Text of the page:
Certification Marks: Standards are defined by certification marks. They reassure the customers that the product complies with specific requirements. Example: the ISI and FSSAI marks.
Well-known marks: When a mark is easily recognized among a large percentage of the population it achieves the status of a well-known mark. Example: ROLEX, CARTIER, FERRARI.
Unconventional Trademarks: These are trademarks that are recognized for having an inherent distinctive quality.
Colour Trademark: Purple colour trademark of Cadbury Chocolates
Sound Marks: The Hemglass ice cream van jingle is a well-known example of a sound trademark.
Shape Marks (3D marks): The Coca-Cola bottle.
Smell Marks: In June 2015, Brazilian shoemaker Grendene successfully patented its collection of bubble gum-scented jelly sandals.
Types of Trademarks
The historical roots of Trademark Law 1940, there was no legislative law governing trademarks in India, as may be proven. When passing off and equity have been used as common law grounds to protect trademarks. The Trademark Act, of 1940 was enacted for the first time in India, providing a missionary of the registration and statutory protection for Trademarks in India due to the lack of any special legislation dealing with the subtleties of Infringement and passing off of trademarks. The Trademark Law's statutory provisions mostly matched the traditions and laws of England.
After that, the Legislature felt that strong proprietary laws were necessary for light of the expansion of trade and commerce, therefore it substituted them. As a result, the Trade & Merchandise Marks Act, of 1958, and the Trade & Merchandise Marks Rules, of 1959, were created in place of the Trademarks Act, of 1940. To give trademarks more protection, the 1958 Act & Rules 1959 were created, and it also merged trademark-related provisions from other Statutes including the Indian Penal Code. The Sea Customs Act and the Criminal Procedure Code.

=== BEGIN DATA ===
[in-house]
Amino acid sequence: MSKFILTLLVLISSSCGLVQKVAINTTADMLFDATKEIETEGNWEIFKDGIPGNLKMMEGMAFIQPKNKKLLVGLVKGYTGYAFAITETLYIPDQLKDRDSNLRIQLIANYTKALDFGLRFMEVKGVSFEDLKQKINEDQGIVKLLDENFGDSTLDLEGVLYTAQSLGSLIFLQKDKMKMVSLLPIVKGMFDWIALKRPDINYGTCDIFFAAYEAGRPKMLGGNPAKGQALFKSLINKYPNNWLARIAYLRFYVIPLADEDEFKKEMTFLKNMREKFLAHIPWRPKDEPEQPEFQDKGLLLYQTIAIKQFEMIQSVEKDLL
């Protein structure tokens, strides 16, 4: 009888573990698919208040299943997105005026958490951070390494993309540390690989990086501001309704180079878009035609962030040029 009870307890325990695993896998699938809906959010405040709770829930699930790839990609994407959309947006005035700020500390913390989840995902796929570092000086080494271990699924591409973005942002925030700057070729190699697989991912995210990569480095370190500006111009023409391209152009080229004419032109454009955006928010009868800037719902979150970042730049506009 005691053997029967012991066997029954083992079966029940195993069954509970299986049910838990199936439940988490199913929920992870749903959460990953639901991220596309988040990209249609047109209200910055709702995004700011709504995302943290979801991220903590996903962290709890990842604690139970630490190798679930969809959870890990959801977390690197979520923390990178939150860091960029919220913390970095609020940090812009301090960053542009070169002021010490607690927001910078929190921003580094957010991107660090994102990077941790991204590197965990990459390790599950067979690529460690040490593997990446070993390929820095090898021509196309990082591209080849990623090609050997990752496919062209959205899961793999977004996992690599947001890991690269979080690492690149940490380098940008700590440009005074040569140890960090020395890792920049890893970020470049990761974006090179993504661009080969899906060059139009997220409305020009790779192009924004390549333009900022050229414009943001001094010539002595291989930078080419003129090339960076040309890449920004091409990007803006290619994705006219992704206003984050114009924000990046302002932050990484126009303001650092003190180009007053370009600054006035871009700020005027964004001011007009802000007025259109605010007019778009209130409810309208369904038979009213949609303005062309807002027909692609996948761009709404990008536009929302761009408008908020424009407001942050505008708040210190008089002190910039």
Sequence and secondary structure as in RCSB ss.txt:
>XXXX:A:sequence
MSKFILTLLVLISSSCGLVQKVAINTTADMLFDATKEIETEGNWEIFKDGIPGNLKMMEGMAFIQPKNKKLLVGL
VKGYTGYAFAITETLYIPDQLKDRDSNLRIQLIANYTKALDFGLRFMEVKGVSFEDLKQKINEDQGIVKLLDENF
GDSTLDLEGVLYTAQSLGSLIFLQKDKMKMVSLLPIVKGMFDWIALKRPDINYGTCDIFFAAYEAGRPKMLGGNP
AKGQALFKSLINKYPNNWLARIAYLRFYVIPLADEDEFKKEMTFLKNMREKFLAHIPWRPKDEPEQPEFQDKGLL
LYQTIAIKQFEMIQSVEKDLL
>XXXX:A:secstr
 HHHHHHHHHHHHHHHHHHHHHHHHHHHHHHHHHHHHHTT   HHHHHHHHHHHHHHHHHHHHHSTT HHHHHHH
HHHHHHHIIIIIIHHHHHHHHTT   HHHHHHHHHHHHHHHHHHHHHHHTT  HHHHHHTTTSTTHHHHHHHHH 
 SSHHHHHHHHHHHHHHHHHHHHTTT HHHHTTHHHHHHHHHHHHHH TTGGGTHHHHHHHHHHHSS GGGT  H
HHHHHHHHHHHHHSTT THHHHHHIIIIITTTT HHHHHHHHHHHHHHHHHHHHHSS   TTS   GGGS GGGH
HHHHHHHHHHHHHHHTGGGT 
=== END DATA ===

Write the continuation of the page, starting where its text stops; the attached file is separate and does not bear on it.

The Trademark Act, of 1999 & Trademark Rules, which went into effect on September 15, 2003, was created to comply with the Trade-Related Aspects of Intellectual Property Rights (TRIPS) criteria and to take into account the increased globalisation of trade and technology. The Trademark Act of 1999, among other things, aims to provide for the registration of collective and service trademarks, enhanced protection for well-known marks, and the establishment of the Intellectual Property Appellate Board (IPAB) for the swift resolution of appeals and applications for rectification.
What is Trademark Infringement ? in Hindi
The Trade Marks (Amendment) Act of 2010 was subsequently passed, amending the Trademark Act of 1999. The Trademark (Amendment) Act of 2010 added Chapter VI, which contains Special Provisions Relating to Trademark Protection through International Registration under the Model Protocol, to the Act. Therefore, both domestic and foreign trademarks are covered by the Indian Trademark Law.
Since trademarks are crucial components of intellectual property, it is now crucial to safeguard them because every provider of a good or service will want their mark to stand out from the competition, be enticing, and be simple to recognize from others.
It takes skill to create a mark of this caliber, and the producer will experience the greatest trouble when the mark is violated. To move towards a global intellectual property order, capital protection is crucial. Without IPR protection, it is conceivable that inventive activity will come to an end. The benefit of intellectual property protection is that it can spur innovation and creativity while preventing the commercialization of discoveries.
Intellectual property signifies that its object is a creation of the intellect or the mind. It can be given, traded, purchased, reserved, and produced by a productive and creative mind. All of this is possible, but there are related problems that need to be resolved. Intellectual property is not a strange idea; in fact, it is a topic that is debated daily, whether it be about a book, movie, plant variety, food item, cosmetic, electrical device, software, or anything else. It has evolved into a notion of pervasiveness in daily life.